Downright Dencey is set in the Nantuckt island Quaker community soon after the War of 1812.  Dionis, or Dencey as she is often called, is a fairly spirited girl who, in a moment of rash anger, throws a stone at a boy who is calling her offensive names.   She feels she must seek this boy’s forgiveness, and in her attempt to do so, she gives away a precious books and promises to teach this outcast boy to read.   Dencey must be secretive to fufill her promise since her mother would never permit her to spend time with this boy, and she finds herself facing a battle within as she struggles between keeping her promise to the boy and feeling guilt at the lying and deceitful behavior she has to undertake to keep the promise.

While I felt like this book was a bit of a slow starter, the action picks up as the story progresses.  Dencey faces a number of minor hardships and adventures, and gets in trouble for impulsive behavior and bad choices in a way that reminds me just a bit of Anne in Anne of Green Gables.  Quaker religious beliefs figure prominently into the story.   I found it interesting to see how the beliefs of Dencey and her family share some similarities to beliefs I hold, while other beliefs are unique and almost puzzling.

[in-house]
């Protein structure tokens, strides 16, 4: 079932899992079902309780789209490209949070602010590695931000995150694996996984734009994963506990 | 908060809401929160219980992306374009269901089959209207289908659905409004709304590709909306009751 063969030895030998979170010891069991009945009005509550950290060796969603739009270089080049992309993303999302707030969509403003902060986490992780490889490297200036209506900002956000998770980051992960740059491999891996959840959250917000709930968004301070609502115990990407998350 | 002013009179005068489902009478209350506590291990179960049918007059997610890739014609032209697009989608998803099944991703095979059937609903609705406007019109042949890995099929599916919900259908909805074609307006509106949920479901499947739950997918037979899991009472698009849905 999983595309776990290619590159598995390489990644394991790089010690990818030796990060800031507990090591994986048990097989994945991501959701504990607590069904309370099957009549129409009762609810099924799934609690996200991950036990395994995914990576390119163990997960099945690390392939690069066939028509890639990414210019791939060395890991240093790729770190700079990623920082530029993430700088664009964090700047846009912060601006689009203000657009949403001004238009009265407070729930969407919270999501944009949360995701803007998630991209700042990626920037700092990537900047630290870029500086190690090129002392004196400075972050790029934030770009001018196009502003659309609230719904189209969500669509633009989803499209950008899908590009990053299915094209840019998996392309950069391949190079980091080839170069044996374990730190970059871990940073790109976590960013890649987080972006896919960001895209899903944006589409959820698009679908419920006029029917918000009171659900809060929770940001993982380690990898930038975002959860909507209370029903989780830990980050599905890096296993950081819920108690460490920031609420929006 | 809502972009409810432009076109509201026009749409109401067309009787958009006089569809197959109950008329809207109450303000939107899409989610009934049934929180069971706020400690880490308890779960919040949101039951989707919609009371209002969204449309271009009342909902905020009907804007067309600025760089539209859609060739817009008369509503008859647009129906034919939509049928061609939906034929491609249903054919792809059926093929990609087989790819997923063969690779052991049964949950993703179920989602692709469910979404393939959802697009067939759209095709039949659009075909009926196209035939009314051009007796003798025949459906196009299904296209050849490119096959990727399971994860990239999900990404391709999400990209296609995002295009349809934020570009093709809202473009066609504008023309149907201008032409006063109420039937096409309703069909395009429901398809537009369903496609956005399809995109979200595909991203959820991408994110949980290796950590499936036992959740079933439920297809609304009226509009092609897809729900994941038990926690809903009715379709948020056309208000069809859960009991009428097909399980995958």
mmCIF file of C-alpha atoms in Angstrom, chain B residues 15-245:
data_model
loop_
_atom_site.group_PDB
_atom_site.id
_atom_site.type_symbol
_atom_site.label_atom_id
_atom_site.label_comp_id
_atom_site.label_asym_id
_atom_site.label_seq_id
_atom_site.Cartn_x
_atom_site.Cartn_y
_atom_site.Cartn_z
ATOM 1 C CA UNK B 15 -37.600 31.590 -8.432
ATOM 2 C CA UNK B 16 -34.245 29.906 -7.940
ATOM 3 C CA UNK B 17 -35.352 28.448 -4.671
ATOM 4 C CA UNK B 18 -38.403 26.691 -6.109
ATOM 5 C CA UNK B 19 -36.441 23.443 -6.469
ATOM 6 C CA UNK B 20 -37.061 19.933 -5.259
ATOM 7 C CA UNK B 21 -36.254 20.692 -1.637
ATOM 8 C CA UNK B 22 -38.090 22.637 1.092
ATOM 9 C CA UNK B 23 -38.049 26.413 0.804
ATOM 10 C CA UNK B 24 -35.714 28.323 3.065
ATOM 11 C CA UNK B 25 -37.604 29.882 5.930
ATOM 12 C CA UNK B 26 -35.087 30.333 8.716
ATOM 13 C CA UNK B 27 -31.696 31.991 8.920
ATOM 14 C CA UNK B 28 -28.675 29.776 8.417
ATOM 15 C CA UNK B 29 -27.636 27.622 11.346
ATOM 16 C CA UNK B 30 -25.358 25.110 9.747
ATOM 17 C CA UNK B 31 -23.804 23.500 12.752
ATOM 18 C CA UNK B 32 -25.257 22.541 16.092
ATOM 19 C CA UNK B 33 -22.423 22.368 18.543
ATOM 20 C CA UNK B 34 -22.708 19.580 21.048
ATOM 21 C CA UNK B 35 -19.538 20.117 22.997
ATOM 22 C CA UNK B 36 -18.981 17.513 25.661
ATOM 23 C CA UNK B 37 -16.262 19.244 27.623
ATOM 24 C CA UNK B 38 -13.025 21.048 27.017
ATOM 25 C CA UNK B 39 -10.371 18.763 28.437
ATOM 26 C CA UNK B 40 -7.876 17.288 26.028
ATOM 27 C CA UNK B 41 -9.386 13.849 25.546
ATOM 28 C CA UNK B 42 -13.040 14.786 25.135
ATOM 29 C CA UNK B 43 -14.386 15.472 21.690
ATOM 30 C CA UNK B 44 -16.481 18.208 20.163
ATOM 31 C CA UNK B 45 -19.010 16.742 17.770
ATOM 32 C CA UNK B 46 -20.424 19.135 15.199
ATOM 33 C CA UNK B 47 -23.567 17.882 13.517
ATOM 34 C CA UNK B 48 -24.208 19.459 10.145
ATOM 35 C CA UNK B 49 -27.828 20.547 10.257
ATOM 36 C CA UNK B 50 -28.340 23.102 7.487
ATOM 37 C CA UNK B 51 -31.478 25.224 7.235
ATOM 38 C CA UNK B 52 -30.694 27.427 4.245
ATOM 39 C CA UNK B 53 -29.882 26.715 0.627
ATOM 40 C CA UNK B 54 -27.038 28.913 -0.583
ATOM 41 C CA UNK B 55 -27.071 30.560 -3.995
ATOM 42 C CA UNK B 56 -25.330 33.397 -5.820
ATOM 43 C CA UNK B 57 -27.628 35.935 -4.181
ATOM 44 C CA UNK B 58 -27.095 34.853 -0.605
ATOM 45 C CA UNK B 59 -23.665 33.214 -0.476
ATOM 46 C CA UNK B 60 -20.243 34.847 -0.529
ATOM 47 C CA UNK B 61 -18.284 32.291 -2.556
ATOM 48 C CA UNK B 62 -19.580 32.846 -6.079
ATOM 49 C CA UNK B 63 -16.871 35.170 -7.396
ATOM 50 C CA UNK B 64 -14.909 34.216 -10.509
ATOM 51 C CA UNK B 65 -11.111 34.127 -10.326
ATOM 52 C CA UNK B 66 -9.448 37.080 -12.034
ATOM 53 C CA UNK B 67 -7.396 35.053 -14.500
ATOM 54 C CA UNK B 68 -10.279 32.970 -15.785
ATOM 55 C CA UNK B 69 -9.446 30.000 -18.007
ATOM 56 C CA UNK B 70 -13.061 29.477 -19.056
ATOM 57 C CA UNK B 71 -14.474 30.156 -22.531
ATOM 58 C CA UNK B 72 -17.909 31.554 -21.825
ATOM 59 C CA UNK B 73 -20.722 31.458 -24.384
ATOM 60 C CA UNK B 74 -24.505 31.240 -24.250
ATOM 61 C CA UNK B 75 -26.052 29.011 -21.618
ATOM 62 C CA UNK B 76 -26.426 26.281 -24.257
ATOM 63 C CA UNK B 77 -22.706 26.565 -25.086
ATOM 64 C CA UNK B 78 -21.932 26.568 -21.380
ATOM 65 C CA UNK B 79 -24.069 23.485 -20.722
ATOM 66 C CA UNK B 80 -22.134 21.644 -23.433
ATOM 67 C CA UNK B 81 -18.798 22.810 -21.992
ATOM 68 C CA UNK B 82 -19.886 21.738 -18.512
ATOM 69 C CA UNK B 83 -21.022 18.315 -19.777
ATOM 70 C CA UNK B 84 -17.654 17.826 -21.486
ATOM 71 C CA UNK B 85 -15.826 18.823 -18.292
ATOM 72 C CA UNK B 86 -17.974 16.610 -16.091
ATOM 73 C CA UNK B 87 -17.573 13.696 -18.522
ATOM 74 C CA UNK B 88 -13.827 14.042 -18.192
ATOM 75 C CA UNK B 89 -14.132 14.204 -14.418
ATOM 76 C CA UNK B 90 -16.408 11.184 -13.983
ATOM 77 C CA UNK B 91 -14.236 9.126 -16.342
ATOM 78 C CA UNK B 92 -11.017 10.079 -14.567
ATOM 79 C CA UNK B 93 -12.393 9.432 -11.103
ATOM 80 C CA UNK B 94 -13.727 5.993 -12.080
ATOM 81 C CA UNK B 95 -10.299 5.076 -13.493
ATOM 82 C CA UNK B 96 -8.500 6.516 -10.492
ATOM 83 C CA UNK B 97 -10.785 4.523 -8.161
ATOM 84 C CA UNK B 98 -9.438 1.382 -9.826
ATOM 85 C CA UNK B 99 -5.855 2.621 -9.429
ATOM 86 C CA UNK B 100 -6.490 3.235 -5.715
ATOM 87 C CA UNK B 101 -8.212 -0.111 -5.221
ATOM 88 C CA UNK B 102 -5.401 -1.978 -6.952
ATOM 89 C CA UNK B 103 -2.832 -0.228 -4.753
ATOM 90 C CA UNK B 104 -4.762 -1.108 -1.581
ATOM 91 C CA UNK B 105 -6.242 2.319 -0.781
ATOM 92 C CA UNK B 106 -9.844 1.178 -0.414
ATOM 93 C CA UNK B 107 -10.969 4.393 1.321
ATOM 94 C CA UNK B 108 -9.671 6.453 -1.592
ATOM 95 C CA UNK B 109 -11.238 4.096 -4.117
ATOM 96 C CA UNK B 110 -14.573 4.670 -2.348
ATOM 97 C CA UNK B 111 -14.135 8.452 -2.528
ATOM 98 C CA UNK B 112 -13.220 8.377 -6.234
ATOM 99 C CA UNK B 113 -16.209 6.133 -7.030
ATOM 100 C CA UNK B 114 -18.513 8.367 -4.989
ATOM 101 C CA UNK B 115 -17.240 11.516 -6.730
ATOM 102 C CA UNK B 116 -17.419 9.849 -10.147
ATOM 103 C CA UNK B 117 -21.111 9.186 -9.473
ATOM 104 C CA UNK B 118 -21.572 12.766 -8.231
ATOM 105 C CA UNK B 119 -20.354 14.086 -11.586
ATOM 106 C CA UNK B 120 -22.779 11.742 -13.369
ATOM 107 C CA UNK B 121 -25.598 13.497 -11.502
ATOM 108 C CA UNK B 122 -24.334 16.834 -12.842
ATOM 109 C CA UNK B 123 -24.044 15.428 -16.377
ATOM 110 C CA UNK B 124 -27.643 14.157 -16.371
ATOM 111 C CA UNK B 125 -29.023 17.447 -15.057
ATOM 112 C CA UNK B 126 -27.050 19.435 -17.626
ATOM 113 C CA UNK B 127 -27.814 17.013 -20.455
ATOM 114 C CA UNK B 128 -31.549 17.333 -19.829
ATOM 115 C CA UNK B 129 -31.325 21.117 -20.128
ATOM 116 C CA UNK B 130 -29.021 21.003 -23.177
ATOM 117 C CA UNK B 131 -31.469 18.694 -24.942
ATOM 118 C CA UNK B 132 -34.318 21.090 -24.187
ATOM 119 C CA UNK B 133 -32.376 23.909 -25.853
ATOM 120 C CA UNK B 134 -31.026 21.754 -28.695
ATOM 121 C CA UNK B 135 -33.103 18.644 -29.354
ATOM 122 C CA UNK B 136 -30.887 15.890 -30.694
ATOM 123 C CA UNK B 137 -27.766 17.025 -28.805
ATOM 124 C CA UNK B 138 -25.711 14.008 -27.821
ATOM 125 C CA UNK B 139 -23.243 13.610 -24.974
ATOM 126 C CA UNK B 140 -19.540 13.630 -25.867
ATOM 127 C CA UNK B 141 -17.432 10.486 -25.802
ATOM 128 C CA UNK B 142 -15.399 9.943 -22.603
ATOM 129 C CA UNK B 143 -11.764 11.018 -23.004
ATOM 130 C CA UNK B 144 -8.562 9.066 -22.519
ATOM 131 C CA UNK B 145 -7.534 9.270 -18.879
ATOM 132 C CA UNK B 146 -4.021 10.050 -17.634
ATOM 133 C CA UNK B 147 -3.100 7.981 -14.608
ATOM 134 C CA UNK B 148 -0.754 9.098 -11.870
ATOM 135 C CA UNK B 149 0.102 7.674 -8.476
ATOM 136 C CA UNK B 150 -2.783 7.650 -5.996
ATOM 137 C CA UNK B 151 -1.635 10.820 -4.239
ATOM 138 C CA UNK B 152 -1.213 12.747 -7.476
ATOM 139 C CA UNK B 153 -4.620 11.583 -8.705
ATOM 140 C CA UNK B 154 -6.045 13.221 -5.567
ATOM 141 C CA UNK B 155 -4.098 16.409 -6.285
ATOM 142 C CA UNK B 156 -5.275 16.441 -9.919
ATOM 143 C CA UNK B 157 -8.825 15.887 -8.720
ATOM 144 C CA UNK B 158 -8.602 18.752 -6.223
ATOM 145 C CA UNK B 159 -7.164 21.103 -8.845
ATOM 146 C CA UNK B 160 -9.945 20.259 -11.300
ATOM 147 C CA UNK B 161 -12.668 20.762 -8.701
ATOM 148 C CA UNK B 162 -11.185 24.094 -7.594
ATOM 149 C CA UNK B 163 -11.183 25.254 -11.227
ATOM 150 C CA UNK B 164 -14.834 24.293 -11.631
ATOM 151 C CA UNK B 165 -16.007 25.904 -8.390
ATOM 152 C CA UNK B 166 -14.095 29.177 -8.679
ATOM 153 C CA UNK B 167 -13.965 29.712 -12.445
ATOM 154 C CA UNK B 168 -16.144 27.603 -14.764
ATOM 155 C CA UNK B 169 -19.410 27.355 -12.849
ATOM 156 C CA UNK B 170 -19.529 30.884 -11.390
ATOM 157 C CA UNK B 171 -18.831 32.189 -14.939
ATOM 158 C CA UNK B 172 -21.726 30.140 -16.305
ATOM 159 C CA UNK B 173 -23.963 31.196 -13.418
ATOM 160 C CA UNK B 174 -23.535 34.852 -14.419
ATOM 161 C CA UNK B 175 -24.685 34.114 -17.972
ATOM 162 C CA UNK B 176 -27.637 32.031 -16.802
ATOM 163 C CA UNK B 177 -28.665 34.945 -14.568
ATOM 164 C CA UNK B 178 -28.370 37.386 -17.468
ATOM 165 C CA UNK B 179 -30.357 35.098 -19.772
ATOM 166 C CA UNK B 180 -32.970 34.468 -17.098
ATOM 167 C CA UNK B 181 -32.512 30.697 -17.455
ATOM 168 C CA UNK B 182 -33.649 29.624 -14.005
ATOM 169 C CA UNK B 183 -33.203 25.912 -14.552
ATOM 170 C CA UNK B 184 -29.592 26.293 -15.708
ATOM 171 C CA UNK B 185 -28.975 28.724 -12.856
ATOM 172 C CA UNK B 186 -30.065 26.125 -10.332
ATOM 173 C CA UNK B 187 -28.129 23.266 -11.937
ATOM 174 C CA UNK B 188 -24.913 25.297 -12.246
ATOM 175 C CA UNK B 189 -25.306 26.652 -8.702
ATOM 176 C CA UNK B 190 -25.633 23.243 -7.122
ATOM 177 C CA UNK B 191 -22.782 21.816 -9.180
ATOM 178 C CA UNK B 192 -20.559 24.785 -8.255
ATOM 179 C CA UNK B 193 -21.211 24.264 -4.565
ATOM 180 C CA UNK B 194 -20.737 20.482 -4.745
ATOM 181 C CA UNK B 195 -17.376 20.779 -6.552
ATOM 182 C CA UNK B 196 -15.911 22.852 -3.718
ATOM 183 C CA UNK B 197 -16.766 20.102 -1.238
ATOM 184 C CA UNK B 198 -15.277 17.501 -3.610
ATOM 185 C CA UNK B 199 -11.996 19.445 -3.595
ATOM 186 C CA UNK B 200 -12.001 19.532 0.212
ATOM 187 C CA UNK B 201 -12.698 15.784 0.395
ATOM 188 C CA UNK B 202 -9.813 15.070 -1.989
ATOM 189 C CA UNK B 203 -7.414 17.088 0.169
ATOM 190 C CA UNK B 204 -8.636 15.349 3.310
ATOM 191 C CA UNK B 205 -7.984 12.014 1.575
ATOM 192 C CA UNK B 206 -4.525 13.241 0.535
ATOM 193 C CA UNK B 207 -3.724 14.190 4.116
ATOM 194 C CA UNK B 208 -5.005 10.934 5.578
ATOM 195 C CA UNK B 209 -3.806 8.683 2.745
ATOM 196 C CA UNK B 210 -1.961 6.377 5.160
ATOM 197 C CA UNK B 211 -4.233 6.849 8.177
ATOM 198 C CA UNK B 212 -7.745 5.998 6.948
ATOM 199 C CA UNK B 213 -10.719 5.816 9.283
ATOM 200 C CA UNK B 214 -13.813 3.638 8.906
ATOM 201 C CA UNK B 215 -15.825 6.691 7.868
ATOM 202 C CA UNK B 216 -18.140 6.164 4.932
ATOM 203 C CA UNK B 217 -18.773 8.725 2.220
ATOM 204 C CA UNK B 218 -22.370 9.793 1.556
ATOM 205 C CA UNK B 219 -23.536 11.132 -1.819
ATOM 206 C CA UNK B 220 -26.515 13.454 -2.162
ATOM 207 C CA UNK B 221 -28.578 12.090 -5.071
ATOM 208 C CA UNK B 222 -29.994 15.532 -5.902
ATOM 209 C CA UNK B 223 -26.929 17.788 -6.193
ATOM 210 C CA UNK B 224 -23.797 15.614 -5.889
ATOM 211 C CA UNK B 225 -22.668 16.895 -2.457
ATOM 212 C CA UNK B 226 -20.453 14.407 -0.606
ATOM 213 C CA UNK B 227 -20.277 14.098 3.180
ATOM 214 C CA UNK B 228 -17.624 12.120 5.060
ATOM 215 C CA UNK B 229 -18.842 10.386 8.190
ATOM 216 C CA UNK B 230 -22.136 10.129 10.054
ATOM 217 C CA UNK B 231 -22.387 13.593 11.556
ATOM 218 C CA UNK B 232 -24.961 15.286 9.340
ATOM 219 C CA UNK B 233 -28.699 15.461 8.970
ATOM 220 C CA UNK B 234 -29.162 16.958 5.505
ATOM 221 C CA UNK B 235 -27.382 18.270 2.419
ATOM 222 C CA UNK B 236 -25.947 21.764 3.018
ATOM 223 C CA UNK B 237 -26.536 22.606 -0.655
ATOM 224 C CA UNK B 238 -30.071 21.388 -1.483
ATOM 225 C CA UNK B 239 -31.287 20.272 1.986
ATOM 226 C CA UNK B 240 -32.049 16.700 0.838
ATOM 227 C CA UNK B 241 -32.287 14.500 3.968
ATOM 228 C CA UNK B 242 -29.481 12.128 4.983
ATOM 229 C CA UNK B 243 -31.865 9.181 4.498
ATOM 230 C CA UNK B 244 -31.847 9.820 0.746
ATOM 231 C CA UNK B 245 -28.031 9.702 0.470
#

Miss M gives this book a “thumbs up” as well.  Even when I almost thought about giving up on it a couple chapters in, she assured me she wasn’t bored and enjoyed the book all the way through.